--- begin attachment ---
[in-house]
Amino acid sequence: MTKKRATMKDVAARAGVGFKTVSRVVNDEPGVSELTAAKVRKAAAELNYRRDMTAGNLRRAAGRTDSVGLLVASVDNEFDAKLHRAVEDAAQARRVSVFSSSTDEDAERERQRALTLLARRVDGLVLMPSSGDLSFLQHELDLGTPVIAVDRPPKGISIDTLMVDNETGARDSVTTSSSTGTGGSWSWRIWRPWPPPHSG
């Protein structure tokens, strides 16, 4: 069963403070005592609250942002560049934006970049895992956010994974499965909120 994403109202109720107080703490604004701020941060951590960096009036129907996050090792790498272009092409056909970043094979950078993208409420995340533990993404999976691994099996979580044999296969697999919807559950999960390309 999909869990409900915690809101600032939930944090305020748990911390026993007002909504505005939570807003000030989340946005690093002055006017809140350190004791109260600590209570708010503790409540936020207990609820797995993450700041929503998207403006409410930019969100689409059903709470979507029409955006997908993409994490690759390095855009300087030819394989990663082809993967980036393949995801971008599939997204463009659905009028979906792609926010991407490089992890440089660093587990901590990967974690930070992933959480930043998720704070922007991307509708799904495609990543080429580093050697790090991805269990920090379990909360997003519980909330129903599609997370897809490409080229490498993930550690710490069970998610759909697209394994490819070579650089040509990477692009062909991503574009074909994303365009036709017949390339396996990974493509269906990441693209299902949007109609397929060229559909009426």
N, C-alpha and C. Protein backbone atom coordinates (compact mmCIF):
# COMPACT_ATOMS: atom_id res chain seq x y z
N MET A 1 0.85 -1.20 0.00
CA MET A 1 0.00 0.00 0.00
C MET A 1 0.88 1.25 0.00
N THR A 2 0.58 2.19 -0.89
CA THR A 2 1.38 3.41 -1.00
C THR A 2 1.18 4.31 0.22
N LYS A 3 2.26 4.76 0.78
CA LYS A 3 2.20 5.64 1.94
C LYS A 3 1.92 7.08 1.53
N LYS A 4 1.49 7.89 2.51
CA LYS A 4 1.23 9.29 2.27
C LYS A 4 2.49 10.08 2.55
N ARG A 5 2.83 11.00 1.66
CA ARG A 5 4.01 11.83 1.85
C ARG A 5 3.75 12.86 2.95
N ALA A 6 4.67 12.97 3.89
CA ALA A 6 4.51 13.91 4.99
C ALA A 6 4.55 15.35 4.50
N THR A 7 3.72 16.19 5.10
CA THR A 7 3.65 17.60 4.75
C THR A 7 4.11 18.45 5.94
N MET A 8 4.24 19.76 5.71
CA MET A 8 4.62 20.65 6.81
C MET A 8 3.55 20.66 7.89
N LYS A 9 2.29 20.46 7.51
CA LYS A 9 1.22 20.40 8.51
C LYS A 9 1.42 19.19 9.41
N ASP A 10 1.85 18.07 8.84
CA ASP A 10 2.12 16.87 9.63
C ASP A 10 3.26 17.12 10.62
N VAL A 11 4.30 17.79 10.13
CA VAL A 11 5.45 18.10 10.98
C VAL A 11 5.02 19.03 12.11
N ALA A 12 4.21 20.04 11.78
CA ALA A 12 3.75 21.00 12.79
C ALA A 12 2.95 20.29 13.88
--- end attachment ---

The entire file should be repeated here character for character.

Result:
[in-house]
Amino acid sequence: MTKKRATMKDVAARAGVGFKTVSRVVNDEPGVSELTAAKVRKAAAELNYRRDMTAGNLRRAAGRTDSVGLLVASVDNEFDAKLHRAVEDAAQARRVSVFSSSTDEDAERERQRALTLLARRVDGLVLMPSSGDLSFLQHELDLGTPVIAVDRPPKGISIDTLMVDNETGARDSVTTSSSTGTGGSWSWRIWRPWPPPHSG
């Protein structure tokens, strides 16, 4: 069963403070005592609250942002560049934006970049895992956010994974499965909120 994403109202109720107080703490604004701020941060951590960096009036129907996050090792790498272009092409056909970043094979950078993208409420995340533990993404999976691994099996979580044999296969697999919807559950999960390309 999909869990409900915690809101600032939930944090305020748990911390026993007002909504505005939570807003000030989340946005690093002055006017809140350190004791109260600590209570708010503790409540936020207990609820797995993450700041929503998207403006409410930019969100689409059903709470979507029409955006997908993409994490690759390095855009300087030819394989990663082809993967980036393949995801971008599939997204463009659905009028979906792609926010991407490089992890440089660093587990901590990967974690930070992933959480930043998720704070922007991307509708799904495609990543080429580093050697790090991805269990920090379990909360997003519980909330129903599609997370897809490409080229490498993930550690710490069970998610759909697209394994490819070579650089040509990477692009062909991503574009074909994303365009036709017949390339396996990974493509269906990441693209299902949007109609397929060229559909009426």
N, C-alpha and C. Protein backbone atom coordinates (compact mmCIF):
# COMPACT_ATOMS: atom_id res chain seq x y z
N MET A 1 0.85 -1.20 0.00
CA MET A 1 0.00 0.00 0.00
C MET A 1 0.88 1.25 0.00
N THR A 2 0.58 2.19 -0.89
CA THR A 2 1.38 3.41 -1.00
C THR A 2 1.18 4.31 0.22
N LYS A 3 2.26 4.76 0.78
CA LYS A 3 2.20 5.64 1.94
C LYS A 3 1.92 7.08 1.53
N LYS A 4 1.49 7.89 2.51
CA LYS A 4 1.23 9.29 2.27
C LYS A 4 2.49 10.08 2.55
N ARG A 5 2.83 11.00 1.66
CA ARG A 5 4.01 11.83 1.85
C ARG A 5 3.75 12.86 2.95
N ALA A 6 4.67 12.97 3.89
CA ALA A 6 4.51 13.91 4.99
C ALA A 6 4.55 15.35 4.50
N THR A 7 3.72 16.19 5.10
CA THR A 7 3.65 17.60 4.75
C THR A 7 4.11 18.45 5.94
N MET A 8 4.24 19.76 5.71
CA MET A 8 4.62 20.65 6.81
C MET A 8 3.55 20.66 7.89
N LYS A 9 2.29 20.46 7.51
CA LYS A 9 1.22 20.40 8.51
C LYS A 9 1.42 19.19 9.41
N ASP A 10 1.85 18.07 8.84
CA ASP A 10 2.12 16.87 9.63
C ASP A 10 3.26 17.12 10.62
N VAL A 11 4.30 17.79 10.13
CA VAL A 11 5.45 18.10 10.98
C VAL A 11 5.02 19.03 12.11
N ALA A 12 4.21 20.04 11.78
CA ALA A 12 3.75 21.00 12.79
C ALA A 12 2.95 20.29 13.88